Self-Actualization under Capitalism LO14009

Ray Evans Harrell (mcore@IDT.NET)
Fri, 20 Jun 1997 00:52:37 -0700

Replying to LO13988 --

James Needham wrote:

> I have often wondered why Abraham Maslow's Hierarchy of Needs doesn't seem
> to apply in contemporary USA. Maslow believed that when a human satisfies
> his physical needs of air, water, food, clothing, shelter, sleep, sex, and
> security; he would then fill his metaphysical needs of belonging, esteem,
> and self-actualization. To reach this pinnacle of metaphysical development
> means human development within a family, community, industry,
> organization, profession, or calling to such a high level that the
> person's name becomes a pseudonym for excellence. But America doesn't
> measure success in terms of self-actualization. The measuring stick is
> graduated in terms of power, money and material possessions. This is
> probably why the typical American gets stuck in a loop of amassing food,
> clothing, shelter and material possessions instead of evolving upward.

To James and to the list:

This raises a question that I have argued with my wife over the last
couple of years. As she was taught Maslow in business psyc. the Hierarchy
is an order in time. As I read Maslow, the Hierarchy is a simultaneous
structure sort of like having feet, hands, sexuality and a brain. (In
fact we now find that the body itself is even more of a unit in that there
are brain neurons found in other parts of the body as well.)

For years I also thought Maslow was speaking of his Hierarchy as a
progression in time but now I am not so sure. After reading his
Eupsychian Management on this list, I now hear him speaking of people
"fixated" at various levels, but not at earlier time as in psycho-analytic
development, more like a limp from and old injury. He speaks of "normal"
like one would speak of walking. In learning to walk you use the entire
organism. Likewise in growth, if one is normal they use the entire
Hierarchy like a body. All parts of it are working at all times in a
coordinated movement. The issue becomes and efficiency of tension to
relaxation that allows the whole not to be diverted to any one part.

On the other hand he speaks of a "stuckness" or "fixation" in one part of
the Hierarchy, without the rest functioning properly, as an "illness."

So I'm questioning the first sentence. There is an order to growth but I
don't see how the Hierarchy schema is a growth pattern, according to the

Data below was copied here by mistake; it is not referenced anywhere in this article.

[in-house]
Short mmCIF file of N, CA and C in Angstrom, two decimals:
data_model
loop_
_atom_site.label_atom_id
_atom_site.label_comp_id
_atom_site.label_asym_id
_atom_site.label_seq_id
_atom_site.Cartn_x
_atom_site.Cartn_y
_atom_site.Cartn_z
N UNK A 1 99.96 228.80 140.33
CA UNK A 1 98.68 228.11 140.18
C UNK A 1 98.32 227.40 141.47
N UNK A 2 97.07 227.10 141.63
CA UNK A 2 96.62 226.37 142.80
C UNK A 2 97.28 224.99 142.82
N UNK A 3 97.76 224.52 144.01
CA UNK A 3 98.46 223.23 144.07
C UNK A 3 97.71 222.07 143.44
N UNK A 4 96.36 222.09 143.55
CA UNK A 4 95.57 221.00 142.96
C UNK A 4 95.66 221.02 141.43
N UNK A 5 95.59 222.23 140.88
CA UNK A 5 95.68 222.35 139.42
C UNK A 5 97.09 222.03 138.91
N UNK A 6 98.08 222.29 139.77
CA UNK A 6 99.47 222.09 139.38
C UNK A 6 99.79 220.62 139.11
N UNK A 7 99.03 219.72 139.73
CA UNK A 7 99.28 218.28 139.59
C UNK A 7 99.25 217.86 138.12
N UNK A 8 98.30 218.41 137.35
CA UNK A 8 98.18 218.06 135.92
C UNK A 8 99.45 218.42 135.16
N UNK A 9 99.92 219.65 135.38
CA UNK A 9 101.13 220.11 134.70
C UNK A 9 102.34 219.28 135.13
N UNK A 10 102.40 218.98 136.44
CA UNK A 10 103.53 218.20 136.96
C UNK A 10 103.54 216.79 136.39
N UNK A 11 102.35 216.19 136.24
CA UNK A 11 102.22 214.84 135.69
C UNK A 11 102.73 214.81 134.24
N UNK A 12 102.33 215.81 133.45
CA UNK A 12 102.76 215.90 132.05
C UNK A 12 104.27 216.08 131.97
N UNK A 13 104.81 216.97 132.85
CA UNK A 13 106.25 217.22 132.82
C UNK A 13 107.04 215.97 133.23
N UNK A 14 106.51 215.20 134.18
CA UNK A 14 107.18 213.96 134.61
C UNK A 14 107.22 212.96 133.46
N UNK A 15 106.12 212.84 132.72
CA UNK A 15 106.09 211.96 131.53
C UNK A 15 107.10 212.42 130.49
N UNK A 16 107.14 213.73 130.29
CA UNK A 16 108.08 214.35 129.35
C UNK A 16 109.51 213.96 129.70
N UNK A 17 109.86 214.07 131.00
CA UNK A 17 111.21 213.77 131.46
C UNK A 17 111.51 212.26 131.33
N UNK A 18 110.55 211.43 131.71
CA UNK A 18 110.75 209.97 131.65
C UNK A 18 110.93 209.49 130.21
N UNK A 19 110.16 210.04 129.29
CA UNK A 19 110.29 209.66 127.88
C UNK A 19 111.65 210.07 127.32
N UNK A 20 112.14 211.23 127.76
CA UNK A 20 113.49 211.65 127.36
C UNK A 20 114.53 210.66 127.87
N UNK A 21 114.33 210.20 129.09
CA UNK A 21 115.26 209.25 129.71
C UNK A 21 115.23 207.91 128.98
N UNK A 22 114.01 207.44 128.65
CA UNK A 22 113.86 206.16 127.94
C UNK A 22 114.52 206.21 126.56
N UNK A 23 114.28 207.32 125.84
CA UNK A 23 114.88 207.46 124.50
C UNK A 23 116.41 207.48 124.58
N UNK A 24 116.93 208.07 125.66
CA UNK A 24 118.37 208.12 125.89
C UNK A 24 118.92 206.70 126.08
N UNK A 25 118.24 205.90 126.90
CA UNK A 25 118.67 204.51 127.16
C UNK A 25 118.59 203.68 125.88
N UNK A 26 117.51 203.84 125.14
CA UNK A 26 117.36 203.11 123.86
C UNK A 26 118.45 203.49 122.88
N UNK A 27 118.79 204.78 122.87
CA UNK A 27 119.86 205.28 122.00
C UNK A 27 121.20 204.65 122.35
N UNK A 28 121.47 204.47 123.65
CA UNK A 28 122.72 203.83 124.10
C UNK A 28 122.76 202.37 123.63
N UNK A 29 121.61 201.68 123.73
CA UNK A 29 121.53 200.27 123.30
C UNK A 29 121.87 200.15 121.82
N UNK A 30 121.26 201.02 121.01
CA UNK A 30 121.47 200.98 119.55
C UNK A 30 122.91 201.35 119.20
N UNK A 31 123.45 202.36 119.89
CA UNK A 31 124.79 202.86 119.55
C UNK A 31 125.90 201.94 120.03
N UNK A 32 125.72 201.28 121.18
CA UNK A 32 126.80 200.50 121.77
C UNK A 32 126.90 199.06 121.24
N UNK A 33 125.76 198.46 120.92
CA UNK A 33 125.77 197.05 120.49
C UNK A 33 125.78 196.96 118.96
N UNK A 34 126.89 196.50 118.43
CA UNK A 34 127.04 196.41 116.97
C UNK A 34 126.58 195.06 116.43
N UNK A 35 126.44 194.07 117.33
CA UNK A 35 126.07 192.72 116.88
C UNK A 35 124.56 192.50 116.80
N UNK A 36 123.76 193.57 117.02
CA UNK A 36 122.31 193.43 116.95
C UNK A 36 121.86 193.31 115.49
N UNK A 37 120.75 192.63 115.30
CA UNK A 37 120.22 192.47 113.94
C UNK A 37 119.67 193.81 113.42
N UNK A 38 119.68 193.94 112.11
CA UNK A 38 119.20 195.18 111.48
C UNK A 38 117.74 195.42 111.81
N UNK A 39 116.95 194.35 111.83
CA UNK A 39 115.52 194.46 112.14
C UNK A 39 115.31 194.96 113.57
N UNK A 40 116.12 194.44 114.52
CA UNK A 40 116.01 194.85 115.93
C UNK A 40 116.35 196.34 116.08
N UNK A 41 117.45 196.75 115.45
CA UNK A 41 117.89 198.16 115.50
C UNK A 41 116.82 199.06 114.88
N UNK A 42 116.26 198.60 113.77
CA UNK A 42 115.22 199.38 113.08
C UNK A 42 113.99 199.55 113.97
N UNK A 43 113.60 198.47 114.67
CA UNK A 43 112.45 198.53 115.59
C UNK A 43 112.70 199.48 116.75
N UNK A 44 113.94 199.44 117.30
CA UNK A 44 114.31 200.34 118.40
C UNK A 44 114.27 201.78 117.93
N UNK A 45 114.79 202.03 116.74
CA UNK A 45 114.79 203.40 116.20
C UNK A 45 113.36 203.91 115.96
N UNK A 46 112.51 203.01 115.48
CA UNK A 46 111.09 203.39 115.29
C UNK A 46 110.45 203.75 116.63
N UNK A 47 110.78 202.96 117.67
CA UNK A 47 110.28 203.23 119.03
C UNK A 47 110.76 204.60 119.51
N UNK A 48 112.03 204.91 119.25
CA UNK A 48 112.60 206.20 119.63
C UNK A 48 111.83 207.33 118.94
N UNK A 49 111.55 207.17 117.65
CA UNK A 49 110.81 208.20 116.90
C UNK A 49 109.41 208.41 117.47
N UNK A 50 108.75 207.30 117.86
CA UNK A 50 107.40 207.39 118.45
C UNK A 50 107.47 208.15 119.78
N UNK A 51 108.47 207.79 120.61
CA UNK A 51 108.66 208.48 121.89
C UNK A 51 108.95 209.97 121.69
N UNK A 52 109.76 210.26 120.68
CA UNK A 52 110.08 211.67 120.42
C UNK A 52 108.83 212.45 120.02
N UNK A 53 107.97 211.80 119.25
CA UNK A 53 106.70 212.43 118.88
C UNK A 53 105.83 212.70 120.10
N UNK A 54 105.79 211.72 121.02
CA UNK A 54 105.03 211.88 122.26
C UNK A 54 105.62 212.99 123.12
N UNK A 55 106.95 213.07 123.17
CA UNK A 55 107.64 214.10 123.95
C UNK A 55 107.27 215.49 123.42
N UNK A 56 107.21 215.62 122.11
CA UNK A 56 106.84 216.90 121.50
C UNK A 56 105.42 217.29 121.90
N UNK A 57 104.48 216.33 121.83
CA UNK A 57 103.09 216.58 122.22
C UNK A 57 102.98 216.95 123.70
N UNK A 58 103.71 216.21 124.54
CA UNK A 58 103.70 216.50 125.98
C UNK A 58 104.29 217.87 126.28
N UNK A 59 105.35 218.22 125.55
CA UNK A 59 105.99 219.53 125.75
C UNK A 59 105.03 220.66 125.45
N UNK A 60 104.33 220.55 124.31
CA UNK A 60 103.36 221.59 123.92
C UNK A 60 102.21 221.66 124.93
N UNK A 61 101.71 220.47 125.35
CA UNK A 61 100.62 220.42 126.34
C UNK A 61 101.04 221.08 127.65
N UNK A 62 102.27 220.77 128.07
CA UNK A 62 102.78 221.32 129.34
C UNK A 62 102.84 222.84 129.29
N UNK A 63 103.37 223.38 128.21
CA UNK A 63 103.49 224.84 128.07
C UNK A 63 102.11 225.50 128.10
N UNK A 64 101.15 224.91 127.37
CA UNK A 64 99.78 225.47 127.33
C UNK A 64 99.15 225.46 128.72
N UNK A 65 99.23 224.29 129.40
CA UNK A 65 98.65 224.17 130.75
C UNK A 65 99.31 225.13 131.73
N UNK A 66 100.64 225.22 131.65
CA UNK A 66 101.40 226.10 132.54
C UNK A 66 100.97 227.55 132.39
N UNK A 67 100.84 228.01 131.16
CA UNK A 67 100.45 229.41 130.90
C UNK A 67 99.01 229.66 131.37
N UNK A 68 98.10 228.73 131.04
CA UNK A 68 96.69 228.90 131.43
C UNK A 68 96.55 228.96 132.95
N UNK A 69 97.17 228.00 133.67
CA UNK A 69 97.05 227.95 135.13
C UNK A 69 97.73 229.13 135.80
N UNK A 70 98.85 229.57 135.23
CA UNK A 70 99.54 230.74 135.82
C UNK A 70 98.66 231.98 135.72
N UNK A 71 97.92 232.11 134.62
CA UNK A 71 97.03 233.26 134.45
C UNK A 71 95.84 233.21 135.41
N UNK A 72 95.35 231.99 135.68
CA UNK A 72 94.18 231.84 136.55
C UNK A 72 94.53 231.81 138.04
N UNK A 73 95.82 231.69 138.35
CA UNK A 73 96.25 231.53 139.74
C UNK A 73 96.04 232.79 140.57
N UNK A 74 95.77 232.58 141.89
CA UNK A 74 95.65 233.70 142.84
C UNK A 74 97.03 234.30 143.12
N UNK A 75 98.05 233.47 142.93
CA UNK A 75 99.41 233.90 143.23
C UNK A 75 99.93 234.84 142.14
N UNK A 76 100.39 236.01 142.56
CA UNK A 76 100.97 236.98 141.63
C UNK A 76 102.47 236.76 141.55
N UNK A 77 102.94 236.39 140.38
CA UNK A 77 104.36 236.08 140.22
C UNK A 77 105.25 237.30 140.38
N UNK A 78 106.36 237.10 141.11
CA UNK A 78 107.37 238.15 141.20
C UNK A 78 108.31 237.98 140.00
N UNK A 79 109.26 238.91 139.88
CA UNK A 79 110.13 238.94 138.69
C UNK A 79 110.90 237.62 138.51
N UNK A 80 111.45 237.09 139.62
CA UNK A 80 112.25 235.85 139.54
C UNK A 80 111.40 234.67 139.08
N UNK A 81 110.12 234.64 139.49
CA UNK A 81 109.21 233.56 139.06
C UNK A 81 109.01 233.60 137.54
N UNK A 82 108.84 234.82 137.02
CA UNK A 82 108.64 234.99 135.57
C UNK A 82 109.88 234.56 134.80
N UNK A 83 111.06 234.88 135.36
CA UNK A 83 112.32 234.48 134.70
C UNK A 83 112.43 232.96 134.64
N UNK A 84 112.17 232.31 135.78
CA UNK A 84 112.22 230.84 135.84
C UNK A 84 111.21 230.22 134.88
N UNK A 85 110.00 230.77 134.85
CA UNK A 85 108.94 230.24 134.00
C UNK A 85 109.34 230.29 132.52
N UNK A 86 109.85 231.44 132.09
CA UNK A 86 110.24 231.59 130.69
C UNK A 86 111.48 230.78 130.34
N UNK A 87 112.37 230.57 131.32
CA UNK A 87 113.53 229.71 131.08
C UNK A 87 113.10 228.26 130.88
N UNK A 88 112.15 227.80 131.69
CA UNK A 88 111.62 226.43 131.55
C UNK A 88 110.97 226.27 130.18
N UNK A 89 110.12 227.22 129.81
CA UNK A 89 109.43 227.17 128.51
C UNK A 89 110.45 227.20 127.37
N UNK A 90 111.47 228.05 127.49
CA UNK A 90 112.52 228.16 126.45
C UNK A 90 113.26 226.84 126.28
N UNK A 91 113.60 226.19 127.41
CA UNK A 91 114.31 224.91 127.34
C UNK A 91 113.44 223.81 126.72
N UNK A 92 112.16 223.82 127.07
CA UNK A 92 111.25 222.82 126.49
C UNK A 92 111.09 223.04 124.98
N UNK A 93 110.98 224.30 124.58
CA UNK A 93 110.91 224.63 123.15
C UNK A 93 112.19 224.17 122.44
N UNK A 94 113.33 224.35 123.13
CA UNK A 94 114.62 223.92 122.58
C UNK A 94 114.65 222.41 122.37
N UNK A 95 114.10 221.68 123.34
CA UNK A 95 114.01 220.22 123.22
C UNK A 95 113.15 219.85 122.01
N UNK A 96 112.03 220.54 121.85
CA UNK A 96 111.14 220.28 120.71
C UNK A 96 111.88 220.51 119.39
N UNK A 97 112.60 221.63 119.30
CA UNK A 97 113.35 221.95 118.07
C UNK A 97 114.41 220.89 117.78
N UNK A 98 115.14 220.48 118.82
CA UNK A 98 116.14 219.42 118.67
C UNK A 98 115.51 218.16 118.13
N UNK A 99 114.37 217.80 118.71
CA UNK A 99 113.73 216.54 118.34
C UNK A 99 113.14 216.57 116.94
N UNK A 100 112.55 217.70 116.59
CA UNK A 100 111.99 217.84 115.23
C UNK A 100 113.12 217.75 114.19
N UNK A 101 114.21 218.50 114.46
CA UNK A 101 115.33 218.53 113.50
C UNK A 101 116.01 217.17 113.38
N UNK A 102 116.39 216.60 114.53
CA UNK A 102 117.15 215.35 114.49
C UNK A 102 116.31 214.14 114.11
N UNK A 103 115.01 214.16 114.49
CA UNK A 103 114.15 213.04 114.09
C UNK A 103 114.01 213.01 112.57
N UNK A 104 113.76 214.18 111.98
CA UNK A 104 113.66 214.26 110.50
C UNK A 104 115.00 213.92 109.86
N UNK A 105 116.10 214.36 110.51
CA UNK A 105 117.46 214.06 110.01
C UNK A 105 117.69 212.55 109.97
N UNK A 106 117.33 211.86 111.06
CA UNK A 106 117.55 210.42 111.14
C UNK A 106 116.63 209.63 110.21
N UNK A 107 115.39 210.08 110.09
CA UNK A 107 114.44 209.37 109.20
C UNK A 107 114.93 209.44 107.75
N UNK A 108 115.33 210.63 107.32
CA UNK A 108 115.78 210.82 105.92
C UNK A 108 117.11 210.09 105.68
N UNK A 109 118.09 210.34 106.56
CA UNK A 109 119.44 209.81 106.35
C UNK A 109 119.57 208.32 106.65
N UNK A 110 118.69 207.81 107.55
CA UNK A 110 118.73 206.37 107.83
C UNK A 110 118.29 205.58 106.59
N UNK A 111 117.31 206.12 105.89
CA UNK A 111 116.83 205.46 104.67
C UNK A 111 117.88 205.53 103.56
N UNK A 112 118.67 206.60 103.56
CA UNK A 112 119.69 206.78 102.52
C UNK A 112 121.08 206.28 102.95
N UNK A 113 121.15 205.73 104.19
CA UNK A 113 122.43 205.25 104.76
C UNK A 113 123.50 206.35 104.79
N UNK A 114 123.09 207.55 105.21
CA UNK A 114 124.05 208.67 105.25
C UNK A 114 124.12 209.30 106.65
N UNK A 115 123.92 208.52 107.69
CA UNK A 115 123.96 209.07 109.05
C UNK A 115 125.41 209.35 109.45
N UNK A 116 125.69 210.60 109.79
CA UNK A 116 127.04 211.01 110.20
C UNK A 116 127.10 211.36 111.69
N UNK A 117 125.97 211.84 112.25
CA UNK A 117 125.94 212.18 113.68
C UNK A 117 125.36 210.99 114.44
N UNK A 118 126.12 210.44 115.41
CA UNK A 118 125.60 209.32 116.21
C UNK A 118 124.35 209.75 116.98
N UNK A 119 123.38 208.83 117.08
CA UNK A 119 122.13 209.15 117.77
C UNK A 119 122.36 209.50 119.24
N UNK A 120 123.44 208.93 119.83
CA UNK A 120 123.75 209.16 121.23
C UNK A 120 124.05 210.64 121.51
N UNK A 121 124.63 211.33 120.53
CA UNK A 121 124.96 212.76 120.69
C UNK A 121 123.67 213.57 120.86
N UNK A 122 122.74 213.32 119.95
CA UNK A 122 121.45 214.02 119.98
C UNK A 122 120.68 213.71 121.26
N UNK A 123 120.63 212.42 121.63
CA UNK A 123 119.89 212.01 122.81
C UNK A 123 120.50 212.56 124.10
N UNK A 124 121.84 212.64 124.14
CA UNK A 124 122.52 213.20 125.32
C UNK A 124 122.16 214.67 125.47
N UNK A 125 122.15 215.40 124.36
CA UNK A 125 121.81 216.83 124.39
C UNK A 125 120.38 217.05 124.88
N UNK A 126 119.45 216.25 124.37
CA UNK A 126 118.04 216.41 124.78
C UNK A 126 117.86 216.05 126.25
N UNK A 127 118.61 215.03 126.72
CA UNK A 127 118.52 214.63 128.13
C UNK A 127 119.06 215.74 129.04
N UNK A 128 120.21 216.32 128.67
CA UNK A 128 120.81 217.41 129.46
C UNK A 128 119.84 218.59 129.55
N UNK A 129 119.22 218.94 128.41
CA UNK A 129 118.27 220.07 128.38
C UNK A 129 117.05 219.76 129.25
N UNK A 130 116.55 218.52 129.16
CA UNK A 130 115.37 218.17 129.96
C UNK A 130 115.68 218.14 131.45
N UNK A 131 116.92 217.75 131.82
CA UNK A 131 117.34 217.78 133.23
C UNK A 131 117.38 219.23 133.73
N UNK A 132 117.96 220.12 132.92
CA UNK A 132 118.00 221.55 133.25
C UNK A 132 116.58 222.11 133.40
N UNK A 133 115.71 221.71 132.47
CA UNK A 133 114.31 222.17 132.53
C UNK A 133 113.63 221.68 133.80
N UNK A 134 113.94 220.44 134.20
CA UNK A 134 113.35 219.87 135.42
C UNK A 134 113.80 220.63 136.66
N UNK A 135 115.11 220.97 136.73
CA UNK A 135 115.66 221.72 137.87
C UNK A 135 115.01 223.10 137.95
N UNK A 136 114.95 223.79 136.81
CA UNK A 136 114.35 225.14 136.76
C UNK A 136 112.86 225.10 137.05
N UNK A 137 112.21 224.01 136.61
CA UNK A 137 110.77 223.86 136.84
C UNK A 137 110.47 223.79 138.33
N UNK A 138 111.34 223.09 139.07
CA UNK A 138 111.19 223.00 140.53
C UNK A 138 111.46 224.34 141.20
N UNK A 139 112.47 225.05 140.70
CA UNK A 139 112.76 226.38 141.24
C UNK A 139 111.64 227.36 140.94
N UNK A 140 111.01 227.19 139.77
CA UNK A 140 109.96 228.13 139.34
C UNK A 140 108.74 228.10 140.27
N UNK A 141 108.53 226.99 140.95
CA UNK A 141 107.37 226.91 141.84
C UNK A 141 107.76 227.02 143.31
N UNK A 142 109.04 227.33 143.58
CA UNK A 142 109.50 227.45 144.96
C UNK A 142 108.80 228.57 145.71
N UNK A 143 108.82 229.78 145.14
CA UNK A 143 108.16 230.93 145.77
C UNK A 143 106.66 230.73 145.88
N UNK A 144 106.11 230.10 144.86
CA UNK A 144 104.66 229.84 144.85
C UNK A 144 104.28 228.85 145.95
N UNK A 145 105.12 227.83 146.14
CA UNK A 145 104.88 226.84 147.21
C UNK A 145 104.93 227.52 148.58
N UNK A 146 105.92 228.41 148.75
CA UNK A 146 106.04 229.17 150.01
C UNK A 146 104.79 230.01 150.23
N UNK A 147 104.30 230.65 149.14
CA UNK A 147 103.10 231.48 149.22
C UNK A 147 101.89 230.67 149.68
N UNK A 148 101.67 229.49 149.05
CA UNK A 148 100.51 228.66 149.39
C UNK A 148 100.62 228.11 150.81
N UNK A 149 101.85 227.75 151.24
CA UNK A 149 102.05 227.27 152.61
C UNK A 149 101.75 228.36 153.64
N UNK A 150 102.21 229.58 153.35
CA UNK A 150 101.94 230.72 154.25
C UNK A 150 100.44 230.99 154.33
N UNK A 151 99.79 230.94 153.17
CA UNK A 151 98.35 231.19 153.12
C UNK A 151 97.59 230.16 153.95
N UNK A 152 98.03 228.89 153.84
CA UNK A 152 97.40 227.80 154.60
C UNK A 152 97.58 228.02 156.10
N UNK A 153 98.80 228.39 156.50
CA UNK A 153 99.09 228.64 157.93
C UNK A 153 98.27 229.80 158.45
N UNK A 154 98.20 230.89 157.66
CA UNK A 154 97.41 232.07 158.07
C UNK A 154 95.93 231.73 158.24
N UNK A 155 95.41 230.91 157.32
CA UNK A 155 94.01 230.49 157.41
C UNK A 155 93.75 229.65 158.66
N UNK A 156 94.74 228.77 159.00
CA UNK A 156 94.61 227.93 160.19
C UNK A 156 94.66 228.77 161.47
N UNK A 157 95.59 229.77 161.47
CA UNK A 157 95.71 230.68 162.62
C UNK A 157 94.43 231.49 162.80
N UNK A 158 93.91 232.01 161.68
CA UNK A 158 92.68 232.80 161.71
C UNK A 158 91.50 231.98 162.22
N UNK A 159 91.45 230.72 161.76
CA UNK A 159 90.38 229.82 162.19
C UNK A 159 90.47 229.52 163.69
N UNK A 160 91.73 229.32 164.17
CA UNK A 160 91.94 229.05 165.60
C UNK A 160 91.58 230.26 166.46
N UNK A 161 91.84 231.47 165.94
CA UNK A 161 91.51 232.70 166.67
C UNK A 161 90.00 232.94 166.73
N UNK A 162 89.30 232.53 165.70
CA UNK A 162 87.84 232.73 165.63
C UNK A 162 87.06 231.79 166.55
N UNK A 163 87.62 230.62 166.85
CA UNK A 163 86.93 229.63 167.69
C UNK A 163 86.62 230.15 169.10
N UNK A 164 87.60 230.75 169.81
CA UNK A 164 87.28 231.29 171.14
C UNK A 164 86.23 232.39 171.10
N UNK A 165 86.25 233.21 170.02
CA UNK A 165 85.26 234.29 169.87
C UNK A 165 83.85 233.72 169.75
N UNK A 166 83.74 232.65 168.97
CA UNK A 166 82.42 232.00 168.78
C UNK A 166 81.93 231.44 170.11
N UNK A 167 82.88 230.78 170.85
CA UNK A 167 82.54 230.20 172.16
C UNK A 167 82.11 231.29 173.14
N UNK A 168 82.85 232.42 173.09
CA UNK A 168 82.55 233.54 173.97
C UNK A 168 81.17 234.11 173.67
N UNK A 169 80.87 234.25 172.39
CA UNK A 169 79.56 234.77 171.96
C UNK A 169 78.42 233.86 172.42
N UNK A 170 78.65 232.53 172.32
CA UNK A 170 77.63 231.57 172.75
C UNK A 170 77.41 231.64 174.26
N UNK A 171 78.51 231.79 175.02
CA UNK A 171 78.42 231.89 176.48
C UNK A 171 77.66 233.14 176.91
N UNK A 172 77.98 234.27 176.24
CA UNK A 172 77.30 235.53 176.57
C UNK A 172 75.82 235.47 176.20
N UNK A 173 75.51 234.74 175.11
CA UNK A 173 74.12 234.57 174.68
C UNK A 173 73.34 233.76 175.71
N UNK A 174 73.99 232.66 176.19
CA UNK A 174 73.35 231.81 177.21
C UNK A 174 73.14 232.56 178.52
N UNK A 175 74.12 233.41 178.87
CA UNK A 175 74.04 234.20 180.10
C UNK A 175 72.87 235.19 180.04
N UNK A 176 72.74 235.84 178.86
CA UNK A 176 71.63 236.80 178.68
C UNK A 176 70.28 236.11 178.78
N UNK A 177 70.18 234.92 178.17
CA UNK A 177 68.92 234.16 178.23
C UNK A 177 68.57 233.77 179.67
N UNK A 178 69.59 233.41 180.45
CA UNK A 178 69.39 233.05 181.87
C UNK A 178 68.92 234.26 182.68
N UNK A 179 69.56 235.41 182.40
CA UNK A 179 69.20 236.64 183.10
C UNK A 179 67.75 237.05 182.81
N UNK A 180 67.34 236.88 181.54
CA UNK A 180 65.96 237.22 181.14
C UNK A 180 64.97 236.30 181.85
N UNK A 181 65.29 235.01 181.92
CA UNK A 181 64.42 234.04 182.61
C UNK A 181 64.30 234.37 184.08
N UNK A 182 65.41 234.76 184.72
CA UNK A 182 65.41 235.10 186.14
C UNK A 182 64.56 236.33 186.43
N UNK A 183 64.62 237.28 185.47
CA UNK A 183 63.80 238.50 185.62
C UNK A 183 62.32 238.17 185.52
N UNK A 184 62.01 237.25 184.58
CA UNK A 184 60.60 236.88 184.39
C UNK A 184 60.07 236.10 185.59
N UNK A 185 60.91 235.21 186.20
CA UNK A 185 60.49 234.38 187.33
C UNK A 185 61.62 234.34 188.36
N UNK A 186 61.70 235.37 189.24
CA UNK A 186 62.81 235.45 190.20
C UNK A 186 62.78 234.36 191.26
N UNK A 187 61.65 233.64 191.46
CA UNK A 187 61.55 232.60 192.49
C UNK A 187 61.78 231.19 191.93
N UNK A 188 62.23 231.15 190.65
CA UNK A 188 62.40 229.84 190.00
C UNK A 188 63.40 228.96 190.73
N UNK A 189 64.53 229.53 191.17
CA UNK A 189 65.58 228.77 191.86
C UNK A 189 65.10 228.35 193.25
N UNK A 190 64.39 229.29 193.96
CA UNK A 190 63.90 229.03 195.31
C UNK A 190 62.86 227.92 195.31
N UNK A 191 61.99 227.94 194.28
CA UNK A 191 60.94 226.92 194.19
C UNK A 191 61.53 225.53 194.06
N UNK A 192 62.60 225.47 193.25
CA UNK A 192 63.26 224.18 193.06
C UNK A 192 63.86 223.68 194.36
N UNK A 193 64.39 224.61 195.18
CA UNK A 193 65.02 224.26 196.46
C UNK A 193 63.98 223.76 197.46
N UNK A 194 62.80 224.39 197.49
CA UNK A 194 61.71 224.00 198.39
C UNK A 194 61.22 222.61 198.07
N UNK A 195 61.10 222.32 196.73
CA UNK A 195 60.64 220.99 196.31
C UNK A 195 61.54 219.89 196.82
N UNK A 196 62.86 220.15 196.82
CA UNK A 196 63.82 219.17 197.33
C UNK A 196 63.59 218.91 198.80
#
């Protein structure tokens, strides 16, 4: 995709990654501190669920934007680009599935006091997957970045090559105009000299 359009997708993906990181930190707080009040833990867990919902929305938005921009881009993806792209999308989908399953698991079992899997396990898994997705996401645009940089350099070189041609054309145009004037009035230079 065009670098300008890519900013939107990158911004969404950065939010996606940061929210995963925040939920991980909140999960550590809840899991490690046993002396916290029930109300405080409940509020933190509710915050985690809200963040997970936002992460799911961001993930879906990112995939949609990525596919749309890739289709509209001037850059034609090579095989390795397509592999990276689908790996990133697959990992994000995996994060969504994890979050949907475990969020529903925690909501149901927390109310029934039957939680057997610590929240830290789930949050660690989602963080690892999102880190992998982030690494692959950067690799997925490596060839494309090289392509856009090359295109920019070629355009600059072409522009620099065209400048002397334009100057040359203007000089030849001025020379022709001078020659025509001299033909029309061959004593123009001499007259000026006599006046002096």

way that I have been reading the Eupsychian Management book. He does
refer to an earlier book but I'm taking him at his word in the universe of
this text. Maybe his thought evolved as well. I would welcome any
correction by Maslow experts on this.

Maslow likes to talk about Native peoples and we also like to speak of
balance and wholeness.

As a contrast to the evolution of the whole self through cycles of growth
and a balance of values I would offer the following from People,
Performance and Pay by the Hay group Free Press 1996 pg.3

" has taken on a complex and significant role in defining and
communicating the essence of individuals and groups. With the possible
exception of religion, there is no stronger force in determining identity,
status, and personal value. In essence, pay is a proxy of self-worth.
What else--right or wrong--has the power to communicate everything from
where you stand in an organization to what you've done, to what you are
able to provide your family, to how you are able to live, to your place in
society? For most people, that power flows from their job or role--from
the work they do and from the compensation they receive for doing it."

And there you have the basis for most of economic theory with a movement
into money as information and definition of status. But does it work?
Not for me it doesn't. Nor does it work for the people that Maslow freely
uses as examples of success at self- actualization.


Ray Evans Harrell, artistic director
The Magic Circle Chamber Opera of New York


Ray Evans Harrell <mcore@IDT.NET>

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